Step 2 (employed bees’ phase). In the employed bees’ phase, the neighbor food source (candidate solution) can be generated from the old food source of each employed bee in its memory using the following expression:where is a randomly selected food source and must be different from ; is randomly chosen indexes; is a random number in range .
Step 3 (onlooker bees’ phase). In the onlooker bees’ phase, an onlooker bee selects a food source depending on the probability value associated with that food source and can be calculated as follows:where is the fitness value of the th solution.
Step 4 (scout bees’ phase). In scout bees’ phase, if a food source cannot be improved further through a predetermined cycle (called “limit” in ABC), the food source is supposed to be abandoned. The employed bee subsequently becomes a scout. A new food source will be produced randomly in the search space using (14).
The employed, onlooker, and scout bees’ phase will recycle until the termination condition is met.
3.2. CMOABC for Optimization
This section presents the detailed description of the proposed multiobjective artificial bee colony algorithm based on -means clustering (named CMOABC). The proposed algorithm makes improvements on two aspects: (1) modifying the method of information communication in employed bees’ phase and (2) partitioning the population using -means clustering. The number of the clusters will be chosen from the predefined set . After each specific iteration, when the defined criteria are met, parts of individuals in clusters will be removed and an equal number of new individuals are regenerated randomly. Then the number of clusters will change into a new value of the set and the population will be reclustered based on -means clustering.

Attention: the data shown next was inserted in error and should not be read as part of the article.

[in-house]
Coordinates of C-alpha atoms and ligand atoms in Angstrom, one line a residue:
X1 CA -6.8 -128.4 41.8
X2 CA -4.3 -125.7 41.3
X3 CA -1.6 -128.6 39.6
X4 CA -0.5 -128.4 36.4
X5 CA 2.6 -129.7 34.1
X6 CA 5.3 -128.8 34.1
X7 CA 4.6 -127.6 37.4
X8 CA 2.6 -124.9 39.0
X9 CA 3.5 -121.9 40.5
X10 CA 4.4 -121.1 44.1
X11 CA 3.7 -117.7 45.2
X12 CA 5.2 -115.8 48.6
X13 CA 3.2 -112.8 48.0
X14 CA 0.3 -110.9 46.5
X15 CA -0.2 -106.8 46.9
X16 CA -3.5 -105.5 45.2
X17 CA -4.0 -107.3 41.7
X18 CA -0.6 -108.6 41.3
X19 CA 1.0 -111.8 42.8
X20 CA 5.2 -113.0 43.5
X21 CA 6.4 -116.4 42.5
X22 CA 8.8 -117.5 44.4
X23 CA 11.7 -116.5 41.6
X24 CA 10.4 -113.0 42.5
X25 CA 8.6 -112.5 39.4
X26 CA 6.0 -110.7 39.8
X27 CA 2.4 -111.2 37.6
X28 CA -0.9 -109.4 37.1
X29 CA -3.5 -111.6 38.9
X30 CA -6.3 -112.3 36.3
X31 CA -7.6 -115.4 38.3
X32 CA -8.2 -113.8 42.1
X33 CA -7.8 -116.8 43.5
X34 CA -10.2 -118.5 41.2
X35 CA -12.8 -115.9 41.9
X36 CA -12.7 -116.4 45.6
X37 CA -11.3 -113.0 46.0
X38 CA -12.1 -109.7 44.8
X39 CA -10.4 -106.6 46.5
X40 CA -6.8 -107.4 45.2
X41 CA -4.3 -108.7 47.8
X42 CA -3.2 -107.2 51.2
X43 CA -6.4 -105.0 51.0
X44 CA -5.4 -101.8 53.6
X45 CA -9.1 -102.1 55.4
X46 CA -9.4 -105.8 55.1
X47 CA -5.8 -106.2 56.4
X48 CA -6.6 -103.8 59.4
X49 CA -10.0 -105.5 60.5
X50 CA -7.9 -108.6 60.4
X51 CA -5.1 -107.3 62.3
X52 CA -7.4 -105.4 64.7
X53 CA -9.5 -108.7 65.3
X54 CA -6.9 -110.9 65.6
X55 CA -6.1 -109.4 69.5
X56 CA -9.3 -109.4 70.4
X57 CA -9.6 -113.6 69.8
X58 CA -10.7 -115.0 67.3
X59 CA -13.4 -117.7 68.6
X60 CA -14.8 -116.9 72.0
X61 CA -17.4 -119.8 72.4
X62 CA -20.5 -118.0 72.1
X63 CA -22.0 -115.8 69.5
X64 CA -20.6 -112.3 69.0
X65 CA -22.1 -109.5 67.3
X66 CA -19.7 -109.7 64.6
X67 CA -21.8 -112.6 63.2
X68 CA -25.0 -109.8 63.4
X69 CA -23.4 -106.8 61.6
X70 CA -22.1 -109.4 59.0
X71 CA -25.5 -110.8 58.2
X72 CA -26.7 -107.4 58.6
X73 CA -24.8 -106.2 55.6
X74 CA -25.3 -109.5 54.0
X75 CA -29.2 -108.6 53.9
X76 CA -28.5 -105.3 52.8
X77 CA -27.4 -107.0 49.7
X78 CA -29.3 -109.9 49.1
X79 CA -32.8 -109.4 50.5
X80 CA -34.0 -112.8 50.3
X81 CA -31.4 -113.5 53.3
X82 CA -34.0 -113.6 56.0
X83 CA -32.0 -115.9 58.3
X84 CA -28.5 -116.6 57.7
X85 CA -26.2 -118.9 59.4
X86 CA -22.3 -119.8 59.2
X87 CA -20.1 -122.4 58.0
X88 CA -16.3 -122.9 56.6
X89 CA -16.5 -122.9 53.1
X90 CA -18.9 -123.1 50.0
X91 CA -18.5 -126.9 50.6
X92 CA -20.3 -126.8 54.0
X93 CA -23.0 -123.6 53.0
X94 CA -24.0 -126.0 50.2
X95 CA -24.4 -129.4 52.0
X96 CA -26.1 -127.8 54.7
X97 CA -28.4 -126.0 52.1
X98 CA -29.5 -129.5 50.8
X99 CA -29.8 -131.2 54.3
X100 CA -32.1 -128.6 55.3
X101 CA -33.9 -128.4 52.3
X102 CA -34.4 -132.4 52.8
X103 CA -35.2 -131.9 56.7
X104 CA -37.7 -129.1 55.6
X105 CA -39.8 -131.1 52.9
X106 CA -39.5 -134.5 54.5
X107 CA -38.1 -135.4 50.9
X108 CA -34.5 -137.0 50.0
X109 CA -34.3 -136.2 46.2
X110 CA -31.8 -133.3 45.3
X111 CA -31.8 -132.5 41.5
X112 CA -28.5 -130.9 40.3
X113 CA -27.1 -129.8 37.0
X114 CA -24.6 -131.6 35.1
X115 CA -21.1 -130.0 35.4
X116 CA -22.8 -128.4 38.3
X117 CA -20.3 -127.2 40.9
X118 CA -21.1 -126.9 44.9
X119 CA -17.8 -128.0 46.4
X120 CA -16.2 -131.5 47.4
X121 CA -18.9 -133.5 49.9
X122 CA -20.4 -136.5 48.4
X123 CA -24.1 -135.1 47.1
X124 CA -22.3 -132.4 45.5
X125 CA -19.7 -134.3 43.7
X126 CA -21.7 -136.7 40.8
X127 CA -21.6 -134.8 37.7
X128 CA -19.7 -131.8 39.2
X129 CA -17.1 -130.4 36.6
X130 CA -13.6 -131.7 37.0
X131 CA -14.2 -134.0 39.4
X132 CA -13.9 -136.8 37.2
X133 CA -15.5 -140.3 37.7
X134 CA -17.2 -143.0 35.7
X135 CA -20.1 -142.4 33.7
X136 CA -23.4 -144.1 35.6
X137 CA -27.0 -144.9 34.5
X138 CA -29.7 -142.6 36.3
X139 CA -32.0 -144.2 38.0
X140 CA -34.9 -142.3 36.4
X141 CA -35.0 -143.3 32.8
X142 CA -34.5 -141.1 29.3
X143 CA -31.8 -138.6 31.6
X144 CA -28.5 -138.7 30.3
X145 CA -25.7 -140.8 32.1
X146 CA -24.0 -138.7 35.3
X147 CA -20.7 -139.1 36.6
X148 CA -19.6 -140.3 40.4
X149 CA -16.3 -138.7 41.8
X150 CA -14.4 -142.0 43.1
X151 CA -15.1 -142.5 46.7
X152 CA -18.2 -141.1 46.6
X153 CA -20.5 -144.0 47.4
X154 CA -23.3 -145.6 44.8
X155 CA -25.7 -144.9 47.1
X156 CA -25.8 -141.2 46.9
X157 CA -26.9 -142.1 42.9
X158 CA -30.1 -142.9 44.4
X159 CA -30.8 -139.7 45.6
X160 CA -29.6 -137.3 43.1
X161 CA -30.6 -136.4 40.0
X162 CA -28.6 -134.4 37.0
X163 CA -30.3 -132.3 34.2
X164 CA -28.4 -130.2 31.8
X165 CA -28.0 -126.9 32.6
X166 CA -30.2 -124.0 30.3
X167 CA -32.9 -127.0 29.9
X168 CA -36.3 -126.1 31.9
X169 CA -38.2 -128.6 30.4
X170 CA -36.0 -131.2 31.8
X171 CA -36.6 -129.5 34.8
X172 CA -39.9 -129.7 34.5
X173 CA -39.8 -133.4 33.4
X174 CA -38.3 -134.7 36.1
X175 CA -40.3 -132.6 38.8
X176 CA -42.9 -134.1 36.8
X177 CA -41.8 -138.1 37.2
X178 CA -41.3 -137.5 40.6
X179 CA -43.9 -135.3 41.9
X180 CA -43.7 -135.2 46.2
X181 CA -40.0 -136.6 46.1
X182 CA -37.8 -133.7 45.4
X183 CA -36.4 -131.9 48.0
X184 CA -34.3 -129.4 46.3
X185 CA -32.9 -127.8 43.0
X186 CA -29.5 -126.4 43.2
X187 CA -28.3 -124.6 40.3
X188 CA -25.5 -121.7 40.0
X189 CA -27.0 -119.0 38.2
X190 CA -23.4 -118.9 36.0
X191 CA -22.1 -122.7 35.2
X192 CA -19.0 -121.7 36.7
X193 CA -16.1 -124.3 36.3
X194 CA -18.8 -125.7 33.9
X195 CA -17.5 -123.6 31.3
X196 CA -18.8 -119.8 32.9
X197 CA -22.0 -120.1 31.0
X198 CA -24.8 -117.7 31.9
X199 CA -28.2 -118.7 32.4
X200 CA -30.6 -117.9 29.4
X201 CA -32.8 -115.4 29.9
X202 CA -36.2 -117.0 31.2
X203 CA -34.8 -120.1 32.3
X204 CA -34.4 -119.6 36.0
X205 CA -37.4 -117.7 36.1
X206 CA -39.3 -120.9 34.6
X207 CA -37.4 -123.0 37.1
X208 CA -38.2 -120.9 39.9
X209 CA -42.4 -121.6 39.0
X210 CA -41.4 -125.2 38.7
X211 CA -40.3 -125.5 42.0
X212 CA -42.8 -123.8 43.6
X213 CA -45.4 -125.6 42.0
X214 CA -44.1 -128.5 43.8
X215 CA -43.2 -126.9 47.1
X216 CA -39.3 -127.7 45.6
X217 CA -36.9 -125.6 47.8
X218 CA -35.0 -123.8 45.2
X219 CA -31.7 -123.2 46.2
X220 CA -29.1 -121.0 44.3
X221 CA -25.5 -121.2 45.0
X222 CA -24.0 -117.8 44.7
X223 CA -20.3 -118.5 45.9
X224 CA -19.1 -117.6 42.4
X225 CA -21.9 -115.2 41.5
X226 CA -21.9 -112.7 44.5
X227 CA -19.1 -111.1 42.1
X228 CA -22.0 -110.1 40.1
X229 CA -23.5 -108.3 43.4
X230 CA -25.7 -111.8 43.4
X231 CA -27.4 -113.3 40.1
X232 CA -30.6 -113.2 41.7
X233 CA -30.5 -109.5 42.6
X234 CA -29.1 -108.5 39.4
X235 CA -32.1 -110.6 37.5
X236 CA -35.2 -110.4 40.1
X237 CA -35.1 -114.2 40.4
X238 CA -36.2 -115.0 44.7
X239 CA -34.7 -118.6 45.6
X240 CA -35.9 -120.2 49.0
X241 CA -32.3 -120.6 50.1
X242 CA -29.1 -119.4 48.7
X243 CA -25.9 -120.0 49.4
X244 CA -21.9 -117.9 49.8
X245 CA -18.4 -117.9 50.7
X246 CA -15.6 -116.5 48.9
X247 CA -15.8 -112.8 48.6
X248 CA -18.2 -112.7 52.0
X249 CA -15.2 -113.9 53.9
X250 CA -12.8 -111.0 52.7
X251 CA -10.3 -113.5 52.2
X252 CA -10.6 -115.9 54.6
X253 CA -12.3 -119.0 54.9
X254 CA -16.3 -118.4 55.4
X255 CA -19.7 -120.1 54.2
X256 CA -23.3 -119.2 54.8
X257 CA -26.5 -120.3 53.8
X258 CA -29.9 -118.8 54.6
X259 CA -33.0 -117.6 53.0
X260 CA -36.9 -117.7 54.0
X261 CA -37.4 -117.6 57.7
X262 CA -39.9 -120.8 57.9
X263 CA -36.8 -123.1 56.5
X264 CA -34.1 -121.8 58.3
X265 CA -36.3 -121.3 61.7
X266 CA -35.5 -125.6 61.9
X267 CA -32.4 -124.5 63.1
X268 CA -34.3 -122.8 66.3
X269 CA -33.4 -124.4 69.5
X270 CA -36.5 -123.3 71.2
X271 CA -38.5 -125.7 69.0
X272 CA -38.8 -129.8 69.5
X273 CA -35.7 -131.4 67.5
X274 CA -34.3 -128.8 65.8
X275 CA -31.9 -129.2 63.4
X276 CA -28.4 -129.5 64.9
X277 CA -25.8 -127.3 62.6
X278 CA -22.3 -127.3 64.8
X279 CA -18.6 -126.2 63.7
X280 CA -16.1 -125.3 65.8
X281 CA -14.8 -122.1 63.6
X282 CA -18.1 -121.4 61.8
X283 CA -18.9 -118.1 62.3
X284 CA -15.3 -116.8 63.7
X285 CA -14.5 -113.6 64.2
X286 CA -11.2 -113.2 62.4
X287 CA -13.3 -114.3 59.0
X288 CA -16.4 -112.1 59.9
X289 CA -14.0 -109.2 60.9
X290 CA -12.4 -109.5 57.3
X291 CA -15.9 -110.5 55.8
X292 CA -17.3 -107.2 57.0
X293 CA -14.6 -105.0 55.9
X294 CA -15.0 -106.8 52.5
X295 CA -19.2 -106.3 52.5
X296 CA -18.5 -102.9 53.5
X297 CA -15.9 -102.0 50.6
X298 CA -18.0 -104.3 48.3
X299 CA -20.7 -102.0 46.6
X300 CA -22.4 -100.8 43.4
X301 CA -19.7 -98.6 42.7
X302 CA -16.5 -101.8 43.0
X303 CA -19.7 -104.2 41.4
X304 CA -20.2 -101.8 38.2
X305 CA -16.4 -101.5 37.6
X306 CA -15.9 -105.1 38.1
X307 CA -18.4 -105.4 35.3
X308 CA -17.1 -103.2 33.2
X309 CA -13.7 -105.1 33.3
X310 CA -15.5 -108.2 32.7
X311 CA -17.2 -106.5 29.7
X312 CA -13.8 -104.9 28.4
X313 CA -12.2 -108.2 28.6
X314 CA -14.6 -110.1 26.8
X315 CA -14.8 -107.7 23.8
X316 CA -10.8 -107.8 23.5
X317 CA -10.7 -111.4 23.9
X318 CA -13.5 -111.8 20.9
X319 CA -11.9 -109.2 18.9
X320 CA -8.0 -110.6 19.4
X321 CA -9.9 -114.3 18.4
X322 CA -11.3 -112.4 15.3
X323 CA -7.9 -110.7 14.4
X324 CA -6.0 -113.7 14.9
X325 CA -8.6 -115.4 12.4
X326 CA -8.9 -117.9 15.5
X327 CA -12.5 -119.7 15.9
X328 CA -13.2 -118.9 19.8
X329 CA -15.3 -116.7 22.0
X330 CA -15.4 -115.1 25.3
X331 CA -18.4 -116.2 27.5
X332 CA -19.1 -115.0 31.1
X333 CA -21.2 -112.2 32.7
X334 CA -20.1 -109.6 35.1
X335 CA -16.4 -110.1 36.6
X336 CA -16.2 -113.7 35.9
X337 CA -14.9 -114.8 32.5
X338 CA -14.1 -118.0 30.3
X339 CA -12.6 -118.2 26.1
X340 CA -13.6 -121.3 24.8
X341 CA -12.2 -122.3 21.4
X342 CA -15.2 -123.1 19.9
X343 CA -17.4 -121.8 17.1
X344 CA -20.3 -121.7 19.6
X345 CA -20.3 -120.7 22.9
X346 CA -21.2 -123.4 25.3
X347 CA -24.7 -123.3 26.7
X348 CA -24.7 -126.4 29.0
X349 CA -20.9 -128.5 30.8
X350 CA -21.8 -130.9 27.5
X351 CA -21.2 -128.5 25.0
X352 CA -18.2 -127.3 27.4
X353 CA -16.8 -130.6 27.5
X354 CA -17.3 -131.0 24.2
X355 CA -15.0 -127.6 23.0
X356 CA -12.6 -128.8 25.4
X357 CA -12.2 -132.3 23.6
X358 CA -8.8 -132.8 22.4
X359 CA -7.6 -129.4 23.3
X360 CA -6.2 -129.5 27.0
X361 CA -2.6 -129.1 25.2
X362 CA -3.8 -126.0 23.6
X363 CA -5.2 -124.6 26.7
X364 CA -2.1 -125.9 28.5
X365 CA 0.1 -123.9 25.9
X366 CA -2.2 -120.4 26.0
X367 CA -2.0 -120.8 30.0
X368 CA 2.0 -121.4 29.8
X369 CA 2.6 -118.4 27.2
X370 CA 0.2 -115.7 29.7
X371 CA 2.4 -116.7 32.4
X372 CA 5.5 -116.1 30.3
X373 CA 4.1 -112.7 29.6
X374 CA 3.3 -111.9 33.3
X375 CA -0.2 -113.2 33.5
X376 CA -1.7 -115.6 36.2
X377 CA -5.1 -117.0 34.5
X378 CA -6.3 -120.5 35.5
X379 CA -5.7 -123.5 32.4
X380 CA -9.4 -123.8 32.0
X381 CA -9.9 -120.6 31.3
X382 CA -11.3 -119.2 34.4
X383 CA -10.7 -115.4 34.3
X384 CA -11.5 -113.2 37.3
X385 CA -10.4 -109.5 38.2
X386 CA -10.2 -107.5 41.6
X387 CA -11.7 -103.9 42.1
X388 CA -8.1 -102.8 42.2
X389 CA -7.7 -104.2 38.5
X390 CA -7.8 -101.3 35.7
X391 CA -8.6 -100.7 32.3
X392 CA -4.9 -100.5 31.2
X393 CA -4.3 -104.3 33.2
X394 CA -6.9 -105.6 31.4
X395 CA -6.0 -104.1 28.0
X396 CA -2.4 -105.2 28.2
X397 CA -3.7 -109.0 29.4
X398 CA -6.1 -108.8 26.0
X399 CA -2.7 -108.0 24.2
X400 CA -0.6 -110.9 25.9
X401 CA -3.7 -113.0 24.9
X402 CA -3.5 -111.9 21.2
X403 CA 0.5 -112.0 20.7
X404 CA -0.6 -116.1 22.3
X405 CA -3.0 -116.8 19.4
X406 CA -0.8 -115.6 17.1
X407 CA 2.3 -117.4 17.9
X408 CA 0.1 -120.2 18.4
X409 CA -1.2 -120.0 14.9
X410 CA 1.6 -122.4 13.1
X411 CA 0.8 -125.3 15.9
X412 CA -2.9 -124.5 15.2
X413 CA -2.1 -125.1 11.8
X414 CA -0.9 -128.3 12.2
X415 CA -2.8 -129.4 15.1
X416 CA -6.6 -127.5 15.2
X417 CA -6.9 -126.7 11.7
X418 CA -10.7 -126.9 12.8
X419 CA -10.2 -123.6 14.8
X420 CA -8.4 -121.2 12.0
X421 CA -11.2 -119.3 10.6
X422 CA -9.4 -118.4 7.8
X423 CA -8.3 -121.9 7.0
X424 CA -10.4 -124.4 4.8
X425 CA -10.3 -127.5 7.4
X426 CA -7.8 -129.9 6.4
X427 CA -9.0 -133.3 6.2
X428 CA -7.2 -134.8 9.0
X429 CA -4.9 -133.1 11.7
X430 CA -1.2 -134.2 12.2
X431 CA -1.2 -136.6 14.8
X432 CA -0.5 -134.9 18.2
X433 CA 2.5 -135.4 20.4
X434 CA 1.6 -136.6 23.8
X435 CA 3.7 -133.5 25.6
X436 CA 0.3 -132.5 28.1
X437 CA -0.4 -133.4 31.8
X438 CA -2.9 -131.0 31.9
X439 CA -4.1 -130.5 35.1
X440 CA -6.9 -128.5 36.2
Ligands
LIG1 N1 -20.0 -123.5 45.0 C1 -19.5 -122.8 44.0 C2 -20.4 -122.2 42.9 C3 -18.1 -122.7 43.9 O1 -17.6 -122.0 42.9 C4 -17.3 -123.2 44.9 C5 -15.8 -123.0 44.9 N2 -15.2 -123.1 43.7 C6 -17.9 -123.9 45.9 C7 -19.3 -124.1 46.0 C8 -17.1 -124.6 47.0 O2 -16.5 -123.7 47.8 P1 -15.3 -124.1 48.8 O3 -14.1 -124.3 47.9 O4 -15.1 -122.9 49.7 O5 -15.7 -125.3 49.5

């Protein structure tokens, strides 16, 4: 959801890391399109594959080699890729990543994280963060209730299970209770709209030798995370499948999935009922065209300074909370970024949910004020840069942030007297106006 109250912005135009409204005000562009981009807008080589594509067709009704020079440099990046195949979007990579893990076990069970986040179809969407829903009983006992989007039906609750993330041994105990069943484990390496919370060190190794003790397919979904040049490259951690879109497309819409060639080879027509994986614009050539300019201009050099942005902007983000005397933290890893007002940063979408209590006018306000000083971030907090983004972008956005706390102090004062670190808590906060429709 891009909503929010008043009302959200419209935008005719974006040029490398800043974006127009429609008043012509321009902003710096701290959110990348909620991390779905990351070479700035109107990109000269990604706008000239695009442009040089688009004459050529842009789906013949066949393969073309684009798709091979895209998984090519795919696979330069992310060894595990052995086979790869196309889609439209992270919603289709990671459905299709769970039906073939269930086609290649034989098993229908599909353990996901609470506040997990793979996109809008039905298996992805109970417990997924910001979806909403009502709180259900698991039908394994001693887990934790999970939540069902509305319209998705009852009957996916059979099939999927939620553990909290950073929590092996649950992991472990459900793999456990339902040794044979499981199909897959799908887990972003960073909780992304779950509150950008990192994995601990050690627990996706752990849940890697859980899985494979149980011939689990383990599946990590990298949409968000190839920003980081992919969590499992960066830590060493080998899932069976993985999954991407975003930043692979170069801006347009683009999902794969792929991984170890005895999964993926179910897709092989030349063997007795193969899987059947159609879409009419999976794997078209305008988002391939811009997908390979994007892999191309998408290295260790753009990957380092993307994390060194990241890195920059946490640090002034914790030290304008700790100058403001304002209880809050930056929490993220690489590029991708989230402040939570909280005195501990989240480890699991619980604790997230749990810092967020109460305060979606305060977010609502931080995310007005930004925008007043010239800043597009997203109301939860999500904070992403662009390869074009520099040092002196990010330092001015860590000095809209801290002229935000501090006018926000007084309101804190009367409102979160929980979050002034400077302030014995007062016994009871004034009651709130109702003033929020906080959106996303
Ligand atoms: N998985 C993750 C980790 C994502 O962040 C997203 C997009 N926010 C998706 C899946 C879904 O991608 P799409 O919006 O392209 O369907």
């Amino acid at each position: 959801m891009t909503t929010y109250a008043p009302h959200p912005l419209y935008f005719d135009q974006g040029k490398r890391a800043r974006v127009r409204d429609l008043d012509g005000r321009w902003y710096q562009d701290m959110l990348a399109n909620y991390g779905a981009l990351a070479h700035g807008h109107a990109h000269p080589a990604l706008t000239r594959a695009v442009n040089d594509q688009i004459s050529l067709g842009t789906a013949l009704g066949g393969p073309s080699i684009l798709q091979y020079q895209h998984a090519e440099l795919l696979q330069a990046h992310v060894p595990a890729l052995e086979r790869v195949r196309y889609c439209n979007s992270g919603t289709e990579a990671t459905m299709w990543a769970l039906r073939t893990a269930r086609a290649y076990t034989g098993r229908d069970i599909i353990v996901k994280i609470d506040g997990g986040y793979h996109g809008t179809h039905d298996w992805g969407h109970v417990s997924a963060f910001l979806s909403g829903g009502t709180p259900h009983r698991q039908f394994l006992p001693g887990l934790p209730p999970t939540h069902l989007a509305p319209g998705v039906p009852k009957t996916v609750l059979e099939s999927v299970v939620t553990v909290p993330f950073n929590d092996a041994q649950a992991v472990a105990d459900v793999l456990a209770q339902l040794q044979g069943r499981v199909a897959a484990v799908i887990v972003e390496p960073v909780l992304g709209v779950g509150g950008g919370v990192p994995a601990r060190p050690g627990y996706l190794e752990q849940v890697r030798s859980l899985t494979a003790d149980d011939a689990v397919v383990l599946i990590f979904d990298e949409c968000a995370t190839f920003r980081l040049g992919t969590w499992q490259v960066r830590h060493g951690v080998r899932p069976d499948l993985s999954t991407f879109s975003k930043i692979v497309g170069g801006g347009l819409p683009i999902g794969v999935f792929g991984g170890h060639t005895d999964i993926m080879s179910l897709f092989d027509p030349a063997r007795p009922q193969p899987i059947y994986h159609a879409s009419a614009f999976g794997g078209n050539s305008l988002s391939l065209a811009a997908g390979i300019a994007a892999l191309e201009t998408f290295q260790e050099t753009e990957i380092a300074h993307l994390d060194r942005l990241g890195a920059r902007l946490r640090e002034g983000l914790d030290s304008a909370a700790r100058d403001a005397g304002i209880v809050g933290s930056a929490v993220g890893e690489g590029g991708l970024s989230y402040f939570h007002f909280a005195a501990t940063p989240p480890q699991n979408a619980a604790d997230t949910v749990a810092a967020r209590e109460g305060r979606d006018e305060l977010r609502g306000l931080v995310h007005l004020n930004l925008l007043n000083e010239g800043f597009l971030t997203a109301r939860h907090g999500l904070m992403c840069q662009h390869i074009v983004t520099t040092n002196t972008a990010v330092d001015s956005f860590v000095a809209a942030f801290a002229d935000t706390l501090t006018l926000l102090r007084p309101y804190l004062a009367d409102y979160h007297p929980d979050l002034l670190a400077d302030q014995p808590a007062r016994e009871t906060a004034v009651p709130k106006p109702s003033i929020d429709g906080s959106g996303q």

3.2.1. Modified Employed Bees’ Phase of ABC
To increase the exploitation of ABC algorithm and fasten the convergence rate, the employed bees’ phase is modified. The new food source (candidate solution) is generated using the following way:where is the position of the global best solution and the term can drive the new candidate solution to the global best solution, is the current iteration, and is the maximum iteration.
The parameter in (18) plays an important role in balancing the exploration and exploitation of the candidate solution search. If , (18) is identical to (15). With the increase of , the probability of the candidate solution learning to the best solution increases correspondingly. In this way, in the beginning of optimization process, the proposed algorithm operates as the canonical artificial bee colony algorithm, which can well keep the population diversity; in the end of optimization process, the modified ABC algorithm has a considerable improvement on both convergence rate and local search.
Furthermore, in (17), the different learning intensities, which are determined by and , are adopted. We adopt the beta probability distribution  to tune these two parameters, which is based on the similar strategy of tuning parameters in . The beta distribution is flexible for modeling data that are measured in a continuous scale on a truncated interval in range , since its density is a versatile way to represent different shapes depending on the values of the two parameters that index the distribution. The probability density () of the beta distribution in the range is calculated as follows:where is the beta function.